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UPS and TNTE failed merger counter arbitrage

January 15, 2013 Leave a comment

When mergers and acquisitions fail it turns to Murders & Executions for merg-arb desks. And when there is blood on the streets, even if it is your own blood, buy…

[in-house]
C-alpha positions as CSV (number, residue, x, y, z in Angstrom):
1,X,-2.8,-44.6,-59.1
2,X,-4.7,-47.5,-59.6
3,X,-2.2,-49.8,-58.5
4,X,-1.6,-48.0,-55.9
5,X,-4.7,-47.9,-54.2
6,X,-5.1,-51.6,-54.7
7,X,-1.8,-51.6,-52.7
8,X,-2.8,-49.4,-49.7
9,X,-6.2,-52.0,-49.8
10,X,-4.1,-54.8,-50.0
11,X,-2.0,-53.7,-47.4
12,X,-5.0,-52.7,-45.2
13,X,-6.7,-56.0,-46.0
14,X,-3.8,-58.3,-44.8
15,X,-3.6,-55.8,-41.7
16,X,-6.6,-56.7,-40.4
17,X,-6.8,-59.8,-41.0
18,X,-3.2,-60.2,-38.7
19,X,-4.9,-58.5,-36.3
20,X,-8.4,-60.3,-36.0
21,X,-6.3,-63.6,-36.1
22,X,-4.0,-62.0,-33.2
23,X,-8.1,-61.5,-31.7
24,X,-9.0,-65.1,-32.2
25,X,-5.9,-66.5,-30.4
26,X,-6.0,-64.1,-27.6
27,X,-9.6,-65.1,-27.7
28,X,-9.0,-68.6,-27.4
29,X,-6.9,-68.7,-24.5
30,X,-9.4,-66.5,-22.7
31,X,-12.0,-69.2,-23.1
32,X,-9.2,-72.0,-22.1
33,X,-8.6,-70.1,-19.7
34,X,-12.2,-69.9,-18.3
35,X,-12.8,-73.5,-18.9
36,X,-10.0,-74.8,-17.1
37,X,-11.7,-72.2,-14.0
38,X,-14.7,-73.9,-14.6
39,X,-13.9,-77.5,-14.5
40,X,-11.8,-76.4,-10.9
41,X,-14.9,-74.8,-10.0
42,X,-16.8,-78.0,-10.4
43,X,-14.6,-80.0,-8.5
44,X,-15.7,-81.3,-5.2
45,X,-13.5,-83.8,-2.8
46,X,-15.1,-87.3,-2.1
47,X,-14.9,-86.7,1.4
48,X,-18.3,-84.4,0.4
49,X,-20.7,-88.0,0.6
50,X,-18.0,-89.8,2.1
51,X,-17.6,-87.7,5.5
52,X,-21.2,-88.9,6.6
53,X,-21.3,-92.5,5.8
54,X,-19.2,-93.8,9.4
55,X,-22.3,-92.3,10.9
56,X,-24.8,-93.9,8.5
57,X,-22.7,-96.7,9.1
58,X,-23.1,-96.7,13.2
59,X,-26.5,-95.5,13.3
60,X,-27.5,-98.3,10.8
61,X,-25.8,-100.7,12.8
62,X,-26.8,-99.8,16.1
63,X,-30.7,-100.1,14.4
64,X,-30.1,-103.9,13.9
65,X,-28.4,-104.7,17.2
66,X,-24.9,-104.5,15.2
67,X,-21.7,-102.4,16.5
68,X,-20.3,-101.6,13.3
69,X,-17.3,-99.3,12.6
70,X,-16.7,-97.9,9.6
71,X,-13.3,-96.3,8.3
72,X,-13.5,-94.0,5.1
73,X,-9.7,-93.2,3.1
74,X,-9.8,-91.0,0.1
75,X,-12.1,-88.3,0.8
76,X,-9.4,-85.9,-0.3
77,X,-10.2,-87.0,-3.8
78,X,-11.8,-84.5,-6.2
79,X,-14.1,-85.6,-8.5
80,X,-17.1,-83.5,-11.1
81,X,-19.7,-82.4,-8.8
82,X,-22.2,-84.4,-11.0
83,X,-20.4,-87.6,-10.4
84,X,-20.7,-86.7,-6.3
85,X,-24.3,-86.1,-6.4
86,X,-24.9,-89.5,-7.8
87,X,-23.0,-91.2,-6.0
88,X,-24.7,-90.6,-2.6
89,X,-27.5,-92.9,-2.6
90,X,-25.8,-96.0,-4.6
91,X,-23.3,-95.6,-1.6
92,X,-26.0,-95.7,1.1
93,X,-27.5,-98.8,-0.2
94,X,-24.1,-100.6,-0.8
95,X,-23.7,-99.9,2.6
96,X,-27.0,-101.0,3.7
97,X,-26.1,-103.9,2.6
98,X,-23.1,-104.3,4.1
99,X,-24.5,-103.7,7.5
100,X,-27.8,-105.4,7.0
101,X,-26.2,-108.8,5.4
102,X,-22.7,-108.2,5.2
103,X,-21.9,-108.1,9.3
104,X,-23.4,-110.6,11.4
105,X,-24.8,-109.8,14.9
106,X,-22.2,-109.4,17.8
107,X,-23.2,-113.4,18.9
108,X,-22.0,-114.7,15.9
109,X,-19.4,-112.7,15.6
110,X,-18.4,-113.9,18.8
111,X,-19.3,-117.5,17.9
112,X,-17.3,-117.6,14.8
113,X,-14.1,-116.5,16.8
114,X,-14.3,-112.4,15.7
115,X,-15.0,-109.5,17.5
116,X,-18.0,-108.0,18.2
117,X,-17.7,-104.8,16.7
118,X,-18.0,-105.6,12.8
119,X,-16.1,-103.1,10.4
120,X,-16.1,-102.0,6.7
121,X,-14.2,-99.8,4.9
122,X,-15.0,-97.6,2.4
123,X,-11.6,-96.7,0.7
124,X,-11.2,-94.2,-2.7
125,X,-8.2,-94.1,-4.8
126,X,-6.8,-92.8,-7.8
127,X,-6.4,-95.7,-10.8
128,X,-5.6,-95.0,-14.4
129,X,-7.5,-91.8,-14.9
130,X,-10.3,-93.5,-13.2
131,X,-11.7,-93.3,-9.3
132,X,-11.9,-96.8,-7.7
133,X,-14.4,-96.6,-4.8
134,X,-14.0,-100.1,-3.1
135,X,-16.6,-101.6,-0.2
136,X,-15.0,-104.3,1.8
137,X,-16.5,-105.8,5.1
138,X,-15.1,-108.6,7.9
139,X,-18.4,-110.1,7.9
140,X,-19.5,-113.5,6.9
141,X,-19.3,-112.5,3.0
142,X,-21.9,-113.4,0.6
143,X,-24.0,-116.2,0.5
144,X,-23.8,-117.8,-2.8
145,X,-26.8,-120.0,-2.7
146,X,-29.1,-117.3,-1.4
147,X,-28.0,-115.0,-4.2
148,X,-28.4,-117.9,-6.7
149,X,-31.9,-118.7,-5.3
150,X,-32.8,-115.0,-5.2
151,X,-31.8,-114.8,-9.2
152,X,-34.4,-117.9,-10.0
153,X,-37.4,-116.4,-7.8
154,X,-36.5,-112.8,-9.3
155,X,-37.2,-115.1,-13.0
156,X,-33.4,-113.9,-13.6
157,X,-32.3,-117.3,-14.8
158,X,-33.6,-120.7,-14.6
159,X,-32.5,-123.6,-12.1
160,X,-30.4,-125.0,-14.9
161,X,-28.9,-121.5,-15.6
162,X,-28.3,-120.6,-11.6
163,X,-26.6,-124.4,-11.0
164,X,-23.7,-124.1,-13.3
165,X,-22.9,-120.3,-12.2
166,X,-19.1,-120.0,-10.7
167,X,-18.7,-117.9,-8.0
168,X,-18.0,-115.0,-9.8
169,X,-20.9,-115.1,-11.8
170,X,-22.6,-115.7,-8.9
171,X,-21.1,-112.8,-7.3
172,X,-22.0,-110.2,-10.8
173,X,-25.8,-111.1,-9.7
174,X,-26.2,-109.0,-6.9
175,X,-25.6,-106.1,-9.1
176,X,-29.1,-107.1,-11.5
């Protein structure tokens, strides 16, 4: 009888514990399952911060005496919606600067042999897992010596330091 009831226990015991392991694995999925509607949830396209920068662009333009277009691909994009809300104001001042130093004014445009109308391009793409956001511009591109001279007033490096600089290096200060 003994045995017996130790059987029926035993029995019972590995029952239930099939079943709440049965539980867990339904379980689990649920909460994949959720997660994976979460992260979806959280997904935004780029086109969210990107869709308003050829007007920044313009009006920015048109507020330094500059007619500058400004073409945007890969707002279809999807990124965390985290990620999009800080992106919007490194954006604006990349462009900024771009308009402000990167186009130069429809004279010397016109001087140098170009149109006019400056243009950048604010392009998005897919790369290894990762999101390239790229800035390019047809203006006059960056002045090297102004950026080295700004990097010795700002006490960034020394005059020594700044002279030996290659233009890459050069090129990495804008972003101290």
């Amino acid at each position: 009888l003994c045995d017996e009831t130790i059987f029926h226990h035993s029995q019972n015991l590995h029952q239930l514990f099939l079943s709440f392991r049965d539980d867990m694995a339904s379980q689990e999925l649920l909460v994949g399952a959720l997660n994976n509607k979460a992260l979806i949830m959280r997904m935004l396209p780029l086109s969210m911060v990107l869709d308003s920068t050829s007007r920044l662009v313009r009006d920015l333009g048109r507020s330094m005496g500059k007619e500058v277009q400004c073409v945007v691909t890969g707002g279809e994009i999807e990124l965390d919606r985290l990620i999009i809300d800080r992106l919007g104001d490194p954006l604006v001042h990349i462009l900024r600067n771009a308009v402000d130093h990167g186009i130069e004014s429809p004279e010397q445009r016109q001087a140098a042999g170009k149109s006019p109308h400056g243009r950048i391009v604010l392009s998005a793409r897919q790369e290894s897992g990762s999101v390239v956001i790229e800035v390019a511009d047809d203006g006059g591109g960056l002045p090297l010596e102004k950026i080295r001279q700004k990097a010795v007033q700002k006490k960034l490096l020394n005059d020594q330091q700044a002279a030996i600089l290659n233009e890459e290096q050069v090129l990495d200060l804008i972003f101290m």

When the news of European Union anti-trust regulators blocking the potential UPS and TNT Express merger filtered through the newswire, the markets were not open. Prior to this, I have neither followed this industry nor the two respective companies. I brought up the charts of TNTE and noted the “undisturbed price” of TNTE, the target company that was being acquired, was around 6 Euros. The offer price by UPS was 9.5 per share. The shares of TNTE were last trading around 8.5 Euros. I made a mental note that if TNTE fell way below its undisturbed price – somewhere in the region of 20-25% below its undisturbed price of 6 euros, I would fade the trade and long it. This 20-25% represents my margin of safety. Implicit in this assumption and my trade rationale is that the market is fairly efficient in pricing-in information – that the undisturbed price represents fair value given TNTE’s prospects and outlook.   As it turned out, TNTE opened at 4.160 when trading resumed. I transmitted a market buy order (yeah, I know I just broke my own rule of never using market orders – but hey this is a “Special Situation” and rules are made to be broken) and got filled at 4.35. The following day, I closed the position out at 5.10. Although this is only a small stake and I made 17% return on capital with limited downside risk in one day, I never actively sought this trade out. Had TNTE opened down at 5 Euros or even 5.5, I probably would not have put this trade on. I did not have time to look at the fundamentals of either company. All I knew was, the merge-arb guys who believed the deal was going through would be crushed and had to dump their TNTE holdings in a market with no buyers thus depressing the stock way beyond its ‘fair value’. What is fair value? I don’t know. It is a subjective concept.  As the day wore on and I scanned the newswire, I noted that even though TNTE was trading at 8.5 before the announcement by EU regulators, the market was pricing in information that told me the market is not extremely optimistic that the deal would go through. Needless to say, this did not affect my rationale as I was already in the trade and my trade was based solely on a special situation and understanding of the dynamics of strategies pursued by merg-arb desks. Everyone knew TNTE would slump on the open, the question was by how much? And is that margin of safety something I was comfortable with? Was I willing to lose half my capital staked on this trade if it opened at 4 and traded down to 2? Compared to making 50% return if it traded back to 6? Which was a more likely scenario considering UPS made an offer of 9.5? As it turned out, it was a trade that I was comfortable with and made a quick profit. Why did I not buy pre-open with the chance of getting filled at a lower price say around 4.160 and maximise my profit? Well, I let the market tell me what to do. It could have easily opened at 4.16 and traded down to say 3.75. This would have messed up my conviction and trading psychology. Equally why did I take profits so early? Well, I recall a ‘market wizard’ once noted “the first 1/8 and the last 1/8 of a move are the most expensive ones”. I am not trading to be right and I am not great at timing the inflection point of the market. I am trading to be profitable and was happy with the return.

 

 

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